Drew Brees and Kneeling


Drew Brees, Courtesy of Creative Commons

In light of the death of George Floyd and the Black Lives Matter protests, a resurgence in the fight for racial justice and equality has emerged. The once controversial act of kneeling to the national anthem four years ago has now become an accepted practice throughout national leagues in all sports. Yet, one athlete who expressed disagreement with the notion of kneeling to the national anthem was Drew Brees, quarterback for the New Orleans Saints. He would “never agree with anyone disrespecting the flag of the United States of America,” Drew Brees said in an interview with Yahoo Finance after being asked about the possibility of kneeling during the anthem once the NFL season starts. His comments received a lot of backlash and rekindled the controversies surrounding the topic of kneeling. Teammates and other athletes alike criticized Brees for his comments. A day later, Drew Brees apologized on Instagram, taking full responsibility for his comments.

For many, these comments seemed uncharacteristic of Brees: he frequently donated to and participated in projects aiding the local community of New Orleans, having just donated $5 million in Covid-19 relief to the majority-black community. He emphasized this during his apology, reiterating how his actions should speak louder than his words. And the truth is, his insensitive words should not discredit his concern for racial equality and fight for justice which he demonstrated throughout his time as the Quarterback for the Saints.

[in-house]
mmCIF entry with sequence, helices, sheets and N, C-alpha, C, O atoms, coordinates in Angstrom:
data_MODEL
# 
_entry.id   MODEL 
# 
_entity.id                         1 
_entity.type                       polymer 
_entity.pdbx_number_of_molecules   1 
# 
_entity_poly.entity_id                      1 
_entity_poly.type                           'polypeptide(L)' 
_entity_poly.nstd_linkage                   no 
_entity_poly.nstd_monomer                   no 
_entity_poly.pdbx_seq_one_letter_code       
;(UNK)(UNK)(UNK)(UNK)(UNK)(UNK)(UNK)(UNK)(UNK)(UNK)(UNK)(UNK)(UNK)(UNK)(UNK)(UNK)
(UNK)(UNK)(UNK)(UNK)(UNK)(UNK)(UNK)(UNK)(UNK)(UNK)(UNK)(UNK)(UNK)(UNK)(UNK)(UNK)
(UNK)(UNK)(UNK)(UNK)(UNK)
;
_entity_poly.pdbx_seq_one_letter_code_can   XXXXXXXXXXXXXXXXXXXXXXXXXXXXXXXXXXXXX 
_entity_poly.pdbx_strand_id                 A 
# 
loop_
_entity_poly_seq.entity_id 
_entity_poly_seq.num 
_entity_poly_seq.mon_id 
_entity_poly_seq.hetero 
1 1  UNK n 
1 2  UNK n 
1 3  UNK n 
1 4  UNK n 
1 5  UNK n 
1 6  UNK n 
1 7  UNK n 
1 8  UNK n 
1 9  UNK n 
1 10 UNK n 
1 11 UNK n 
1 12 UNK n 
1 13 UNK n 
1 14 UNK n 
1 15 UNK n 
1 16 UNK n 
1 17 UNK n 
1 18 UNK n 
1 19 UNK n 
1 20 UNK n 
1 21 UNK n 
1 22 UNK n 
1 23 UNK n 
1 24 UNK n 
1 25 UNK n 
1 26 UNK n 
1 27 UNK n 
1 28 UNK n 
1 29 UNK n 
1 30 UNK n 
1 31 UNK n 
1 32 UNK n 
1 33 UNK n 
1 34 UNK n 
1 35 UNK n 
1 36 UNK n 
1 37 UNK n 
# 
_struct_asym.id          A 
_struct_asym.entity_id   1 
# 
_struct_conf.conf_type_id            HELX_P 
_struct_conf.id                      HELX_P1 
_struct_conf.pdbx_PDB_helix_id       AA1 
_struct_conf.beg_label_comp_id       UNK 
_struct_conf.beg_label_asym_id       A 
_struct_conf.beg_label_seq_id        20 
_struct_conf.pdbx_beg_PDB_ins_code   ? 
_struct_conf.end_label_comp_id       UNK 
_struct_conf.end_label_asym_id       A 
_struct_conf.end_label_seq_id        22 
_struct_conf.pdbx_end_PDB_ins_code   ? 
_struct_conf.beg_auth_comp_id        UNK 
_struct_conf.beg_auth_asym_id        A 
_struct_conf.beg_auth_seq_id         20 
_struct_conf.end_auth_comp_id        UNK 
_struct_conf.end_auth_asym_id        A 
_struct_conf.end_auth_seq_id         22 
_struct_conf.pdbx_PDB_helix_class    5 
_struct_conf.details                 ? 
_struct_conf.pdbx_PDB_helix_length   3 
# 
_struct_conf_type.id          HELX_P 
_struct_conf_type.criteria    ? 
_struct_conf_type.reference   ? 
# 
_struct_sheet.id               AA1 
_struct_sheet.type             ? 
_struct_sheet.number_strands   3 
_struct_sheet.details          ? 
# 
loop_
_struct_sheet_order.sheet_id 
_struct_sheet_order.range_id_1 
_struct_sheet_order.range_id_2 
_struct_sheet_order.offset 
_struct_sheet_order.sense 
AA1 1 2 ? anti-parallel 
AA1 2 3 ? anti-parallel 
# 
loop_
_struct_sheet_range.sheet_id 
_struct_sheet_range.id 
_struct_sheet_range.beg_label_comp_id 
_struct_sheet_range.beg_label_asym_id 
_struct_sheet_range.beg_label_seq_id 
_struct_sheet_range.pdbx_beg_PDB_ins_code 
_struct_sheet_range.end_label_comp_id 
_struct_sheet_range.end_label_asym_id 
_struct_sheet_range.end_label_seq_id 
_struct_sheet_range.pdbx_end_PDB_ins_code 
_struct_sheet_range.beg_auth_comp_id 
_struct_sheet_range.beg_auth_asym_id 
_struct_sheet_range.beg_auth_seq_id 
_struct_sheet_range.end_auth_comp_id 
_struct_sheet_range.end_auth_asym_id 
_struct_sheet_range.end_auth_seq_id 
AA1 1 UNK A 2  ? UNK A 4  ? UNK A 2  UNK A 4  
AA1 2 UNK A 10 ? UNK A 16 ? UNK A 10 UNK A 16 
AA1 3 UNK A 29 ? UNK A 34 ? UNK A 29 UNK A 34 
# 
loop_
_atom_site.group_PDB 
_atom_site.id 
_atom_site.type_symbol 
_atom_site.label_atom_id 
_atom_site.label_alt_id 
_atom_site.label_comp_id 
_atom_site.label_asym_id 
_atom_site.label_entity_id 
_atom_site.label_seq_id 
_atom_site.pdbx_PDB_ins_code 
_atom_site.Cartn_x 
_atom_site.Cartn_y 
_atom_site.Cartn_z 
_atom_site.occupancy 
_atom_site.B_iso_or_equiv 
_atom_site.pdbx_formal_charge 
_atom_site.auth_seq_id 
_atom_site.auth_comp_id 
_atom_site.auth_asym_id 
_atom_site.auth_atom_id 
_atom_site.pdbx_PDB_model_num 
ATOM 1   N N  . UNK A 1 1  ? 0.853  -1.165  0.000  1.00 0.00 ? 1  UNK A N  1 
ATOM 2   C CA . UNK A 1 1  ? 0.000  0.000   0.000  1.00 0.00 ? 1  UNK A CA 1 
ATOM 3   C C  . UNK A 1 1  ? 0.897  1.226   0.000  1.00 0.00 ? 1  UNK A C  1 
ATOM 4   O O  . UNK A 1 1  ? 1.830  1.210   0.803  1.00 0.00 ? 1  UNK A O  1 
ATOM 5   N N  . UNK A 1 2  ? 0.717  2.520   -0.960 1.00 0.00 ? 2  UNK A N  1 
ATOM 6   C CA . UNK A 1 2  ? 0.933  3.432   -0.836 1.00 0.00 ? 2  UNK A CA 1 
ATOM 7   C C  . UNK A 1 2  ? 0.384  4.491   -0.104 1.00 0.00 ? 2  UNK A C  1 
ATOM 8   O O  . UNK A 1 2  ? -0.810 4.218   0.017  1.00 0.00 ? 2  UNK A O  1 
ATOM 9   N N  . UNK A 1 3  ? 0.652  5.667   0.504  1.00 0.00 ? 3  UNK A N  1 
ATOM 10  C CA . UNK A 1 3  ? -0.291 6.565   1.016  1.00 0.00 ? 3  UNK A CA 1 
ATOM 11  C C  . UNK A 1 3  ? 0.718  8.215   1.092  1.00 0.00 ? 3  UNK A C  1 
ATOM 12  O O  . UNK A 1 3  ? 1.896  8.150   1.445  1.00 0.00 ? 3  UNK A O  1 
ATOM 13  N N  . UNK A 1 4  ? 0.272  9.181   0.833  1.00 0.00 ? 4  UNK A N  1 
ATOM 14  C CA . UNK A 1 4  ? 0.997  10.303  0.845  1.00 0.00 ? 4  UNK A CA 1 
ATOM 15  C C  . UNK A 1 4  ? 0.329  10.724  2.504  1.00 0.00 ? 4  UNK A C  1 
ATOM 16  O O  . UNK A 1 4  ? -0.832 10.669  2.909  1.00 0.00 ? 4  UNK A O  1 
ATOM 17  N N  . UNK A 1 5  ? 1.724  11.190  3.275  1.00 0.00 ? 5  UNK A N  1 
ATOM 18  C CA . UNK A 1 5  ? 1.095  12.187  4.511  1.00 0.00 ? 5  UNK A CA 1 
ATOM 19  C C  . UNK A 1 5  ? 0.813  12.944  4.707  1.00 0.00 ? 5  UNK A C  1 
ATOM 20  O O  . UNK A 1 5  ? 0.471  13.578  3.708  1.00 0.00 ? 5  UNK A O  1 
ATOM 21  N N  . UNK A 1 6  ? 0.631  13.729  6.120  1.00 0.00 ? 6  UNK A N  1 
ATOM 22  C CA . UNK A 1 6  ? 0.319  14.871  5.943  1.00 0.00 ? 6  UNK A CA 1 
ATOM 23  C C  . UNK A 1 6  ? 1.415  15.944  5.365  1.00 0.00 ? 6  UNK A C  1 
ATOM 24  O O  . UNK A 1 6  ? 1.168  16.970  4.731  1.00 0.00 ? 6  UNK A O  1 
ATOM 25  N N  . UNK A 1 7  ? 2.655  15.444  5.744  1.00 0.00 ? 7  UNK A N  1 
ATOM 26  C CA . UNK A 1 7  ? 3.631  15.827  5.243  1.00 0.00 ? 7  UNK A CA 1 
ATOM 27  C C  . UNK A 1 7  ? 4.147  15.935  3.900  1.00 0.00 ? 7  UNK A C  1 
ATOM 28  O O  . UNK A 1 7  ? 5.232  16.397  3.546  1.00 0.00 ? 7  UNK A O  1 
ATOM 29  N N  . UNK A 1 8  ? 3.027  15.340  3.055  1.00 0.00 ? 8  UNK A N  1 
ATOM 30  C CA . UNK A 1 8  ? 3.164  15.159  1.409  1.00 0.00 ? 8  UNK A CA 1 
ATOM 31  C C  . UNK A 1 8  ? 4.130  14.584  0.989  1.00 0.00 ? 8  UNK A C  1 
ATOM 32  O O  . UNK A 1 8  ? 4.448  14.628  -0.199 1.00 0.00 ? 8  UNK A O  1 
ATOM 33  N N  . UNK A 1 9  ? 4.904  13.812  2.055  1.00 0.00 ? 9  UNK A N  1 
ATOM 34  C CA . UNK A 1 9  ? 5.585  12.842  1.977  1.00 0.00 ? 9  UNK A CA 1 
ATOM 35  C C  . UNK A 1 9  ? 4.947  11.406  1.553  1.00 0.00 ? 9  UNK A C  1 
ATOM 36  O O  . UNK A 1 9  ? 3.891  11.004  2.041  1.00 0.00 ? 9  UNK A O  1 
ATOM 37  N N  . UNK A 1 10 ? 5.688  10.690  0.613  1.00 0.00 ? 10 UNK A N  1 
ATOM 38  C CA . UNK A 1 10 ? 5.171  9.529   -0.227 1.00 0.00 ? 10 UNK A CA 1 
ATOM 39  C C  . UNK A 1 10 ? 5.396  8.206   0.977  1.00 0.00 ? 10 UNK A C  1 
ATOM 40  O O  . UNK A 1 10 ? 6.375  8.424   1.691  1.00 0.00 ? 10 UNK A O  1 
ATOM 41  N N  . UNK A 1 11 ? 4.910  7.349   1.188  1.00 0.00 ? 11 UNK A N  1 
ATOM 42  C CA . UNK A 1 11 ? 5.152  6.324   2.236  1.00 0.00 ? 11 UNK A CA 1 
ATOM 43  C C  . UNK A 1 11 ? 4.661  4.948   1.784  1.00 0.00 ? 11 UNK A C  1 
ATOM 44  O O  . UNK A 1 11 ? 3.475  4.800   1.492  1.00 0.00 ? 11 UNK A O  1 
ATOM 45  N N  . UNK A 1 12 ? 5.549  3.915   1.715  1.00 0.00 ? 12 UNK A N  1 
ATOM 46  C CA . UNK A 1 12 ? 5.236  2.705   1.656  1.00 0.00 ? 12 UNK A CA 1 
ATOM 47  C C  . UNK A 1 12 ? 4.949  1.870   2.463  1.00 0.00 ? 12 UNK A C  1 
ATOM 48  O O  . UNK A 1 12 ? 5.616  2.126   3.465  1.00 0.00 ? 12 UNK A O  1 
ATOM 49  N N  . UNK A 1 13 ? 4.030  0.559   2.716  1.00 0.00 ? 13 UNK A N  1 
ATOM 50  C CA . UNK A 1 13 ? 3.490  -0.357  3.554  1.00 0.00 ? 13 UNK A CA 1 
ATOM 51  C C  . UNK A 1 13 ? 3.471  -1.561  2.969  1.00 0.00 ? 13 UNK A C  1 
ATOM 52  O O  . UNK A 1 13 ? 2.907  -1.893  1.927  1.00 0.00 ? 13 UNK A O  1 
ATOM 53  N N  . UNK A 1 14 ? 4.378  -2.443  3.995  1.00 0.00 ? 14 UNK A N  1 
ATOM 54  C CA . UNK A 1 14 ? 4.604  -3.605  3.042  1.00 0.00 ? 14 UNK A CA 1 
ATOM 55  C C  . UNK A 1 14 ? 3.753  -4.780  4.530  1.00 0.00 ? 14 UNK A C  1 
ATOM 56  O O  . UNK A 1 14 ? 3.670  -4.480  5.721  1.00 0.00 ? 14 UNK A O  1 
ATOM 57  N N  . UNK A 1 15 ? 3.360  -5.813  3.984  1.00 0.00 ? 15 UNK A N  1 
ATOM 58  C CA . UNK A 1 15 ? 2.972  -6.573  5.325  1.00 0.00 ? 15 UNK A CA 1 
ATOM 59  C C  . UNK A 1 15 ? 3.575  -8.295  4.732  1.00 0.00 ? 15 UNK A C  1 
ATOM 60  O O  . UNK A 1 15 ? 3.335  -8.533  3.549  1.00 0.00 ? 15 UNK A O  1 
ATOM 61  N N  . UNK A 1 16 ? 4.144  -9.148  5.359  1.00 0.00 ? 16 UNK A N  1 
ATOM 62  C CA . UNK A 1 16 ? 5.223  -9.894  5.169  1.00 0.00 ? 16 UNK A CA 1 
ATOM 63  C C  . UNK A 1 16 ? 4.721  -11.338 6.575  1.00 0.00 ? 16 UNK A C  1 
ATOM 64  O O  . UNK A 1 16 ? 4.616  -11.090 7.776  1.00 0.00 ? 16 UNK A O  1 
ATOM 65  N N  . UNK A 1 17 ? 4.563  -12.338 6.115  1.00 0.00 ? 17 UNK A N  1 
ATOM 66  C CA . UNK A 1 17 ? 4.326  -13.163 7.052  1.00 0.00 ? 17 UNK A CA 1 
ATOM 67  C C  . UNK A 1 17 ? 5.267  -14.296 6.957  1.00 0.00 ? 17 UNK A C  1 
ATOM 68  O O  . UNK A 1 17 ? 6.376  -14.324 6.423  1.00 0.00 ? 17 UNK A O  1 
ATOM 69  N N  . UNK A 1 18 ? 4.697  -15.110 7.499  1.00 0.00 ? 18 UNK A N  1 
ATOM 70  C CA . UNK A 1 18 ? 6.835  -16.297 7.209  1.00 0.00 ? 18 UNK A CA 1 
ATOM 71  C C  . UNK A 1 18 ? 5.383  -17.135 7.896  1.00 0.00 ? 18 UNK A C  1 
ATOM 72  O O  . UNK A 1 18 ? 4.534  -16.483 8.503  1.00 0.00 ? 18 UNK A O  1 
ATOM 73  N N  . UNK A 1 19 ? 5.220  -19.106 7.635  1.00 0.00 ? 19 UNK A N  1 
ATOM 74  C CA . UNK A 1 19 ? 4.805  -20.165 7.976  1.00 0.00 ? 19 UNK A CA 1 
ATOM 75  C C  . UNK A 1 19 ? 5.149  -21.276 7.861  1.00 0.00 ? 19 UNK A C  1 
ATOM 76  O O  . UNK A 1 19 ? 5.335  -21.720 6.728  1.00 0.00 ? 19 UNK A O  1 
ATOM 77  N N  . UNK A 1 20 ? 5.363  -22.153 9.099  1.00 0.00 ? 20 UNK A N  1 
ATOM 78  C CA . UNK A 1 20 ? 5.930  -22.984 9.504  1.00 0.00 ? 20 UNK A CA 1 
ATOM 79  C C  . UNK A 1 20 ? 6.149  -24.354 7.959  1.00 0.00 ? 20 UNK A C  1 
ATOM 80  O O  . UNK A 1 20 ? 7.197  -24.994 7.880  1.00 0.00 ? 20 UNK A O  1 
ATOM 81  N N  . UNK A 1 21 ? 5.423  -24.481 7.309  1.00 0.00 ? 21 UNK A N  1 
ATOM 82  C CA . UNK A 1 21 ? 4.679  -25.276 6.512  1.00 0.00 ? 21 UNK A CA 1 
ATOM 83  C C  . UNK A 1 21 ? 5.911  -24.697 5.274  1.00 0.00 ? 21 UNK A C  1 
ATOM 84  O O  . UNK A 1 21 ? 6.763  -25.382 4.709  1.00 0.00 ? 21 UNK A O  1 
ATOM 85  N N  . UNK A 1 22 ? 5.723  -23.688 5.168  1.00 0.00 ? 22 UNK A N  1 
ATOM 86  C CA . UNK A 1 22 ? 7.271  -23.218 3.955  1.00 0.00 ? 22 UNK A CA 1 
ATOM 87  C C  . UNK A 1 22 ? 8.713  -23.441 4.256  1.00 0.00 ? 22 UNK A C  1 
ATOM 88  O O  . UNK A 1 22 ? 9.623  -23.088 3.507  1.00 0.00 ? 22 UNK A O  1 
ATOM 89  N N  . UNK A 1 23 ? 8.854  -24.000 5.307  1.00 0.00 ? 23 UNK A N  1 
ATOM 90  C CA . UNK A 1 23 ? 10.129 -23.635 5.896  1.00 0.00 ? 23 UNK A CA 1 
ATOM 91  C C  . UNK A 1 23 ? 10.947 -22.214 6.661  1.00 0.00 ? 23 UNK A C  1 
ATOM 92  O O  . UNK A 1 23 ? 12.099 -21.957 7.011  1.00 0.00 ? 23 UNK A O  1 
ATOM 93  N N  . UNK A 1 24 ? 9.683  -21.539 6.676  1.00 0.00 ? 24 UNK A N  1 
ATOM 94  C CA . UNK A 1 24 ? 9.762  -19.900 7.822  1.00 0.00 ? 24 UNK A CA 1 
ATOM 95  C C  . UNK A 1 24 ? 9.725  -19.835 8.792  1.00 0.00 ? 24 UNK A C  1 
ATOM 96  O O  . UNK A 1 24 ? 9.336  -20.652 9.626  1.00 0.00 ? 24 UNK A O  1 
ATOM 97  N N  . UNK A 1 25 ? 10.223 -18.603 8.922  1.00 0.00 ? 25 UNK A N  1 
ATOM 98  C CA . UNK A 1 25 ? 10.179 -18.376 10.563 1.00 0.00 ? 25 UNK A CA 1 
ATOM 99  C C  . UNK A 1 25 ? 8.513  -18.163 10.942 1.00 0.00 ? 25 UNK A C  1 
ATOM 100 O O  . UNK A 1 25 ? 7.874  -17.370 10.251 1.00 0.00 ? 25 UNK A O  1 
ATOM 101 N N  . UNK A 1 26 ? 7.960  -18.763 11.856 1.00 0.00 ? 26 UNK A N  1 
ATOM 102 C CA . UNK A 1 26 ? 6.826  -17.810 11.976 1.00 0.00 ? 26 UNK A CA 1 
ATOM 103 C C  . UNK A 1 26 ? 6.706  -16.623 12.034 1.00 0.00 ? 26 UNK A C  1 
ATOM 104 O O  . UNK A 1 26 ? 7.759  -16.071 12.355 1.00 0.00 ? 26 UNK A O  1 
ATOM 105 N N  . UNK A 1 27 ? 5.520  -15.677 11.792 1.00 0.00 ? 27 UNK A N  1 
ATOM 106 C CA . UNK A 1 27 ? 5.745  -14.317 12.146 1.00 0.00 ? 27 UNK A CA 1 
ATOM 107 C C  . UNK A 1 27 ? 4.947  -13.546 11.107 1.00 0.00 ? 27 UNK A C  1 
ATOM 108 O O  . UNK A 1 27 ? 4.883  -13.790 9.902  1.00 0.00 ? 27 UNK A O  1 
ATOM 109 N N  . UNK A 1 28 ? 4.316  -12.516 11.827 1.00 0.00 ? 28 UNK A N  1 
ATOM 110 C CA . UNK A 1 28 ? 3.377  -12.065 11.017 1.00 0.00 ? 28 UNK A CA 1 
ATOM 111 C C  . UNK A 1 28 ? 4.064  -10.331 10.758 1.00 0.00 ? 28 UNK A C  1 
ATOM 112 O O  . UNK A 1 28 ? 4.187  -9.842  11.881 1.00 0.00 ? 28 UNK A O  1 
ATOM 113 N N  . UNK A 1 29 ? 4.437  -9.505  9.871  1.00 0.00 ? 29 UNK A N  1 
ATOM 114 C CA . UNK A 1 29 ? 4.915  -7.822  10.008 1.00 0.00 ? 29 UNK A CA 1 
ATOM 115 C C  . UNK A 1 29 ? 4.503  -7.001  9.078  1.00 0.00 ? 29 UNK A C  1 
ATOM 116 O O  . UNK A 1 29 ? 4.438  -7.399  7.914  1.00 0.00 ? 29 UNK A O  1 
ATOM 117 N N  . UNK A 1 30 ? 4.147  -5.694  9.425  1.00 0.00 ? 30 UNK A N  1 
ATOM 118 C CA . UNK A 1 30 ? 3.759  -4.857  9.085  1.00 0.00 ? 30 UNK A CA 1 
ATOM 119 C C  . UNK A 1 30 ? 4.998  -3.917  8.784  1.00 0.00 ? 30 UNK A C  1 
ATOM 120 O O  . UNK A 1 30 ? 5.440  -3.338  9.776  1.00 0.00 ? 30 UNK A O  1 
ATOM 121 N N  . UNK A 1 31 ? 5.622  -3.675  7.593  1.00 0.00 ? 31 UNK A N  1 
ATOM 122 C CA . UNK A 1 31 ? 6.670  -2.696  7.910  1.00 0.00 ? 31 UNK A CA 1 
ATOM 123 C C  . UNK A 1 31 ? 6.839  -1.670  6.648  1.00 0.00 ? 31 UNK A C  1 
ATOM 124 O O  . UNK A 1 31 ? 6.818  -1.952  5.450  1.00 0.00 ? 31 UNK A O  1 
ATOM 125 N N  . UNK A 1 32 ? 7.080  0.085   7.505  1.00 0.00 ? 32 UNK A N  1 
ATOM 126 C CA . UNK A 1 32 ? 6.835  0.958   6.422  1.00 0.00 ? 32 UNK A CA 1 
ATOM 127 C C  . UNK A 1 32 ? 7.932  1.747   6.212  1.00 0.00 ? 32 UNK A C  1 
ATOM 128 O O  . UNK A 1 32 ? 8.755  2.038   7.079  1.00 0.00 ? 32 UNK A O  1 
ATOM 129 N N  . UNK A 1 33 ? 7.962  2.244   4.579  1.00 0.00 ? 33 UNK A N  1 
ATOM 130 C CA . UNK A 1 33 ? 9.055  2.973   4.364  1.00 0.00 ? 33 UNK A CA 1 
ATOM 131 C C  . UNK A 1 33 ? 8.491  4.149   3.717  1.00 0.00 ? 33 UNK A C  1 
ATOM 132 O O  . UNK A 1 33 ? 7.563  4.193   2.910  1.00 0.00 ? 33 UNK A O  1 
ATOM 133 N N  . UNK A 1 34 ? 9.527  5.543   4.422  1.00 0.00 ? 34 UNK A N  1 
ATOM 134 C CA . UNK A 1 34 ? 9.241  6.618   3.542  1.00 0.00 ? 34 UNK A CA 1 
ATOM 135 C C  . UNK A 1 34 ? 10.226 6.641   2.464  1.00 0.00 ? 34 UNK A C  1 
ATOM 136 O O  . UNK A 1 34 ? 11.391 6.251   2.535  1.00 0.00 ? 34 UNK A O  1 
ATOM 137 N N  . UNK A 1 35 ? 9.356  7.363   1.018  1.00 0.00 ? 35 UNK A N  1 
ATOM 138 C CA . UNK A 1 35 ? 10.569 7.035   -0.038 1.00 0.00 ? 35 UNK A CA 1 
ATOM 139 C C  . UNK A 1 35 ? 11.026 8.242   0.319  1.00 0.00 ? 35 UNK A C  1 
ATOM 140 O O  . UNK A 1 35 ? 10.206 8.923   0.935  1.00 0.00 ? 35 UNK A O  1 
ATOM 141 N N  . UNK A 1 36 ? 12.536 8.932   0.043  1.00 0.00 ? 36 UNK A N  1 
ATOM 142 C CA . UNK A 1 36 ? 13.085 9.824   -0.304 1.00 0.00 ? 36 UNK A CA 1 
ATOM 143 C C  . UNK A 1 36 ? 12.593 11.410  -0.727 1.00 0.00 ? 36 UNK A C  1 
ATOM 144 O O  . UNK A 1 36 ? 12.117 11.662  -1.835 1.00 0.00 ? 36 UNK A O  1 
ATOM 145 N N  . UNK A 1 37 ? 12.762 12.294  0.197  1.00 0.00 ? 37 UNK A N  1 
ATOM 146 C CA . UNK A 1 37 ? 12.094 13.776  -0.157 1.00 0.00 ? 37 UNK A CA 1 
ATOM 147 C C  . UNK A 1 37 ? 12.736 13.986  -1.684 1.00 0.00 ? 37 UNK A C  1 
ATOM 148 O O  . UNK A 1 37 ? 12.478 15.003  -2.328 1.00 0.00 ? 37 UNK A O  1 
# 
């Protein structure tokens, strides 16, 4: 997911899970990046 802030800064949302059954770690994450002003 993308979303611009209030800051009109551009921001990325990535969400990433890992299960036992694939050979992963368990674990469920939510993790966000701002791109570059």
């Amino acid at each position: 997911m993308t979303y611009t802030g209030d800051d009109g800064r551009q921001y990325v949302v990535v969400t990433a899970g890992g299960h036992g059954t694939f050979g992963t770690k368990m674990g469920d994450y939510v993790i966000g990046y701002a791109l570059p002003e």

The main issue with his comments was not his reluctance to kneel for the flag — the flag and the anthem mean different things to different people, and it is his right to decide whether or not to kneel. However, what should be taken to issue is the insensitivity for criticizing those who do kneel. Kneeling is not an act of disrespect or indifference to those who served this country, but instead a recognition of the racial struggles that people of color have been facing for centuries. 

Despite the blatant insensitivity of Brees’ comments, however, the response from social media was also problematic. Instead of correcting or educating him on his faults, people attacked the Saints QB, failing to clarify what was wrong with his comments. “Cancelling” someone only furthers hostilities, preventing others from partaking in a movement that they would consider “too aggressive” in spreading its message. 

While the increase of activism on social media has overall been for the better in spreading awareness, this specific instance has demonstrated the potential downfall of social media in the movement and how it could discourage people from dissenting — a crucial part in spreading a movement’s message and truly educating people on why kneeling for the flag is a fight for racial justice. 

Ultimately, the controversy surrounding the Saints quarterback has raised many questions about “cancel culture”, patriotism, the role of high profile figures in current events, and the push for racial justice as a whole – all questions which we ought to reevaluate in times like these.